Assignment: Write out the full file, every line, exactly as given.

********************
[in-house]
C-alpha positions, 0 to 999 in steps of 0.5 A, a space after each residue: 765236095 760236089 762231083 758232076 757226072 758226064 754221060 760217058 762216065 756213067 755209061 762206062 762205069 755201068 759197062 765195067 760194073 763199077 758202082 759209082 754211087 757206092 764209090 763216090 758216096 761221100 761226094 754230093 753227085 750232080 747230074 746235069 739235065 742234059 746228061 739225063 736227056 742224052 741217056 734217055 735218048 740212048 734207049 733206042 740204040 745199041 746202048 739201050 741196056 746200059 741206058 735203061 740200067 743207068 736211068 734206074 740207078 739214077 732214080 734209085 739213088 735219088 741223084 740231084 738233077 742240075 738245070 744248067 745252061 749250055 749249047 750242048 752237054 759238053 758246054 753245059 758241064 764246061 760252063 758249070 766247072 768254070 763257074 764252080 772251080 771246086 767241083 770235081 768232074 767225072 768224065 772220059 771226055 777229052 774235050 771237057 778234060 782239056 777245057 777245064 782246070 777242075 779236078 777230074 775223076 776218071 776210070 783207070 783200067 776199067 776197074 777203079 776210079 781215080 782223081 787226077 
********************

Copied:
[in-house]
C-alpha positions, 0 to 999 in steps of 0.5 A, a space after each residue: 765236095 760236089 762231083 758232076 757226072 758226064 754221060 760217058 762216065 756213067 755209061 762206062 762205069 755201068 759197062 765195067 760194073 763199077 758202082 759209082 754211087 757206092 764209090 763216090 758216096 761221100 761226094 754230093 753227085 750232080 747230074 746235069 739235065 742234059 746228061 739225063 736227056 742224052 741217056 734217055 735218048 740212048 734207049 733206042 740204040 745199041 746202048 739201050 741196056 746200059 741206058 735203061 740200067 743207068 736211068 734206074 740207078 739214077 732214080 734209085 739213088 735219088 741223084 740231084 738233077 742240075 738245070 744248067 745252061 749250055 749249047 750242048 752237054 759238053 758246054 753245059 758241064 764246061 760252063 758249070 766247072 768254070 763257074 764252080 772251080 771246086 767241083 770235081 768232074 767225072 768224065 772220059 771226055 777229052 774235050 771237057 778234060 782239056 777245057 777245064 782246070 777242075 779236078 777230074 775223076 776218071 776210070 783207070 783200067 776199067 776197074 777203079 776210079 781215080 782223081 787226077 